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Whipped for stealing celery: The young faces of Victorian crime

Young people have run into trouble with the law for hundreds of years although before Victorian times, no distinction was made between criminals of any age.

Children were often sent to an adult prison and there are even records of children as young as 12 being hanged.

But by 1854, Reformatory Schools were set up for offenders under 16 years old. These were very tough places, with austere discipline enforced by frequent beatings.

They were sent there for long sentences – usually several years - but a young offender would usually begin their sentence with a brief spell in an adult prison.

These black and white photographs, which originate from Wandsworth Prison in London, were taken between December 1872 and January 1873 when the concept of photography was still relatively new.

Most of these glum-looking child criminals were arrested or brutally punished for stealing seemingly petty items.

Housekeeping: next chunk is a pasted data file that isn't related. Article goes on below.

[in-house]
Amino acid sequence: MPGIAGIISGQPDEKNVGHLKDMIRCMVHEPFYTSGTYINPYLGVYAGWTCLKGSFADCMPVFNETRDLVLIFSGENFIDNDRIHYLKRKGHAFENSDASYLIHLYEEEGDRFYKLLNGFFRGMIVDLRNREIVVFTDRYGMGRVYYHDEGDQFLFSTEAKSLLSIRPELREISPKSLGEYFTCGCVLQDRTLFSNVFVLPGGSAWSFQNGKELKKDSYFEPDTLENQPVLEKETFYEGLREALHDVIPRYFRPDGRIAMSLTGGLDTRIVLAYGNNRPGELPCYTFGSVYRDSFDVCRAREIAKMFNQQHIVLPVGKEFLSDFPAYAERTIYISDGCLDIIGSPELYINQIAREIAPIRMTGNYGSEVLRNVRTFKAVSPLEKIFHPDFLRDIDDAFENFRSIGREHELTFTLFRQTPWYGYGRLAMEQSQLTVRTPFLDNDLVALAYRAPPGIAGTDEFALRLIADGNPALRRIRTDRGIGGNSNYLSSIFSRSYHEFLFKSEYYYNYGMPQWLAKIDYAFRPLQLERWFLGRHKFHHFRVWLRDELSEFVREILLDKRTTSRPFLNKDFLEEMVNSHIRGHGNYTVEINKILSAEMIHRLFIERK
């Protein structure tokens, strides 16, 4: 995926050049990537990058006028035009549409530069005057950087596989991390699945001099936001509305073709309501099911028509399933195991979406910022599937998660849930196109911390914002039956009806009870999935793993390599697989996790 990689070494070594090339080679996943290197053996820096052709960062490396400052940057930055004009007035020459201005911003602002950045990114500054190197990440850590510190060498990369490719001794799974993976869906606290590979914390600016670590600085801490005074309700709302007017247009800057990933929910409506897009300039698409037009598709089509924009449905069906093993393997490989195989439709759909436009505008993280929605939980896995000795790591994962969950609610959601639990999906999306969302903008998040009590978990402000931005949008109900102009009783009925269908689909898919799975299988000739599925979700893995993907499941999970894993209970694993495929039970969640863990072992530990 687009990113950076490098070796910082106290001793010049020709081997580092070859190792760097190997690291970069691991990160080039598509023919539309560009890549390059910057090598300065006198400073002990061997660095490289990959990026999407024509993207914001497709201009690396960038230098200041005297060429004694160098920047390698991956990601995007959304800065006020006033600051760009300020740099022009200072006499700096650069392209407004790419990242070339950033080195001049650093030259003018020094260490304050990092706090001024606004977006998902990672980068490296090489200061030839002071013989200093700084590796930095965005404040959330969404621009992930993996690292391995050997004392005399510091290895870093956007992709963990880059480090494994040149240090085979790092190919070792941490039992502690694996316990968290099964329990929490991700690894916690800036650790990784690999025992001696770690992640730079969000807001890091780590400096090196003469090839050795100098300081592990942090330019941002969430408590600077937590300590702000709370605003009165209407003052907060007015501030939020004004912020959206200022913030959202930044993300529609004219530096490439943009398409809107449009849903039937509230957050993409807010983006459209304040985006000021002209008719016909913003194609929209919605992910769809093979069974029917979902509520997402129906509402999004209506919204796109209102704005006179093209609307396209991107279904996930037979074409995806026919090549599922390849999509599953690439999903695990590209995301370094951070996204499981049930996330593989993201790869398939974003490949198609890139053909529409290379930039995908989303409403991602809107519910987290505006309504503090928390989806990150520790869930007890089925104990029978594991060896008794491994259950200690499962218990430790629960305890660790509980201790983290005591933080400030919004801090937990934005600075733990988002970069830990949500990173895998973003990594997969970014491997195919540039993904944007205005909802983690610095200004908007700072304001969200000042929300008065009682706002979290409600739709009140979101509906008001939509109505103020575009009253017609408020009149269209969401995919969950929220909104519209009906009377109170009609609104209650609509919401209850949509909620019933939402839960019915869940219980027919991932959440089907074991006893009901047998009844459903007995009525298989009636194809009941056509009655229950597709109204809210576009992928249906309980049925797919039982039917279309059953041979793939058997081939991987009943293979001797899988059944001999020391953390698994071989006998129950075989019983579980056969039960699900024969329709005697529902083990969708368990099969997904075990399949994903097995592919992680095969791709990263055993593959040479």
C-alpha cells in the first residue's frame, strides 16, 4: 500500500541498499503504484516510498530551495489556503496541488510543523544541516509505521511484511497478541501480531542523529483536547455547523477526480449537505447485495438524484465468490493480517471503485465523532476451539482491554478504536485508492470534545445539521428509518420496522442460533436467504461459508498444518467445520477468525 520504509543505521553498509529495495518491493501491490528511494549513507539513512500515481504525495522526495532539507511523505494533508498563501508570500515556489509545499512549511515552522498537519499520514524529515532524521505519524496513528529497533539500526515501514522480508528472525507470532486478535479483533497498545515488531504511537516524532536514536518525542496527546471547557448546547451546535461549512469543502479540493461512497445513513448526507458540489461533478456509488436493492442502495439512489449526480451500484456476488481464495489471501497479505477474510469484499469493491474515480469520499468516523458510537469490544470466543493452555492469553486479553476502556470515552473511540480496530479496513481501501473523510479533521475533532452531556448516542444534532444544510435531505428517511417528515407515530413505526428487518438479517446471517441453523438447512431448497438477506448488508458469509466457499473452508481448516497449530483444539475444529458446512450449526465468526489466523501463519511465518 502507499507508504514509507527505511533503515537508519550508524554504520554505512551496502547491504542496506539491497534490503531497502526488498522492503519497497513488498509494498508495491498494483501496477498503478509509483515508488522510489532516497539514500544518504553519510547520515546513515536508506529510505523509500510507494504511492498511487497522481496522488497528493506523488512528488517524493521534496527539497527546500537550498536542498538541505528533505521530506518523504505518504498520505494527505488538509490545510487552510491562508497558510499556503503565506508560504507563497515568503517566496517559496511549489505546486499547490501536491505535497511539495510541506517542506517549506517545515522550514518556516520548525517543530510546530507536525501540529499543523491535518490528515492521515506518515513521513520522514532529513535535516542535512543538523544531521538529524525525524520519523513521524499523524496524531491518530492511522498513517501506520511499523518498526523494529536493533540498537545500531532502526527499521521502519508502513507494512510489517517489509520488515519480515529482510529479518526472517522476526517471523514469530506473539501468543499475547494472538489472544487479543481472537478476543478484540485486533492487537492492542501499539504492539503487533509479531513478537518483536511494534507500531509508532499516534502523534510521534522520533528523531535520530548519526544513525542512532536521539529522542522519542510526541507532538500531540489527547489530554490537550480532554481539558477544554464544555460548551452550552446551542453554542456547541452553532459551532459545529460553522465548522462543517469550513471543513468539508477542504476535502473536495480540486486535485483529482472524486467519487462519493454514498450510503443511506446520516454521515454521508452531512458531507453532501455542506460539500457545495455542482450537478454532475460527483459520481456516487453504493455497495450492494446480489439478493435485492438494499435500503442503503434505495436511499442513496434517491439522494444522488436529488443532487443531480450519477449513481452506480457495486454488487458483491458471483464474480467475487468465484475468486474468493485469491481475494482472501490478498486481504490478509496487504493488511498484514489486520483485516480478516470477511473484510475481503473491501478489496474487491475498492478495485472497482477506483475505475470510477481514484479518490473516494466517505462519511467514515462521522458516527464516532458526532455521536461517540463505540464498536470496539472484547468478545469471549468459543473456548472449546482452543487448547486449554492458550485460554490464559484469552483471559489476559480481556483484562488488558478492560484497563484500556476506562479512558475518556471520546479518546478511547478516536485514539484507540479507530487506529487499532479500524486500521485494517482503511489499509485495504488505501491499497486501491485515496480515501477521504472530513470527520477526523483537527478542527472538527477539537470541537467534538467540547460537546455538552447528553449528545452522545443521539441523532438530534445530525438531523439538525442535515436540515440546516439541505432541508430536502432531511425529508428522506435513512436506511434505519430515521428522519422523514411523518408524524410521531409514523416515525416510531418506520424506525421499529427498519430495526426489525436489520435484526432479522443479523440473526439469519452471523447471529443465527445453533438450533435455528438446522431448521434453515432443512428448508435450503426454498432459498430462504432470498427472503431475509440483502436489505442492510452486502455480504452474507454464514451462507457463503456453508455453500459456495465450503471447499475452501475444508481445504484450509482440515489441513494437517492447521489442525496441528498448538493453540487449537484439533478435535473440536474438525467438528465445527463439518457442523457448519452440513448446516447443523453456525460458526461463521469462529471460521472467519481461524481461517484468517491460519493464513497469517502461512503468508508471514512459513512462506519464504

The haunting images show George Davey and William Jowers - aged 10 and 12 respectively - stealing two rabbits.

Also pictured is James Leadbetter, 11, who was whipped and given four days hard labour for stealing celery.

Other striking shots show 14-year-old Thomas Goodstone who was given 14 days hard labour for stealing seven pounds of pork over the Christmas period.

Meanwhile Thomas Savage, 11, was given four days hard labour and 10 strokes of a birch cane for stealing some iron.

In the United Kingdom, birching was a judicial penalty in both juvenile and adult cases until 1948.

The 145-year-old collection also includes a mugshot of 15-year-old John Garmin who was arrested for stealing a blanket on a freezing January day, and 14-year-old Tammy Puplett who was jailed for 10 days for stealing a bottle of gin amongst other items.

The earliest photos taken for use by law enforcement may have been taken in Belgium in 1843 and 1844 - but in the UK, police in Liverpool and Birmingham were photographing criminals by 1848.

The man photographed for Britain's first recorded mugshot was thief Isaac Ellery who was convicted in March 1853 and banished to Australia for stealing cushions.

The criminal justice system was dubbed the “Bloody Code” in the 18th and early 19th centuries owing to soaring death penalty figures - even for crimes considered minor by today's society.

But in 1823 the Judgement of Death Act 1823 made the death penalty discretionary for all crimes except treason and murder – bringing the capital punishment toll back down.

Photo credit: News Dog Media

Published 21 Aug 2018

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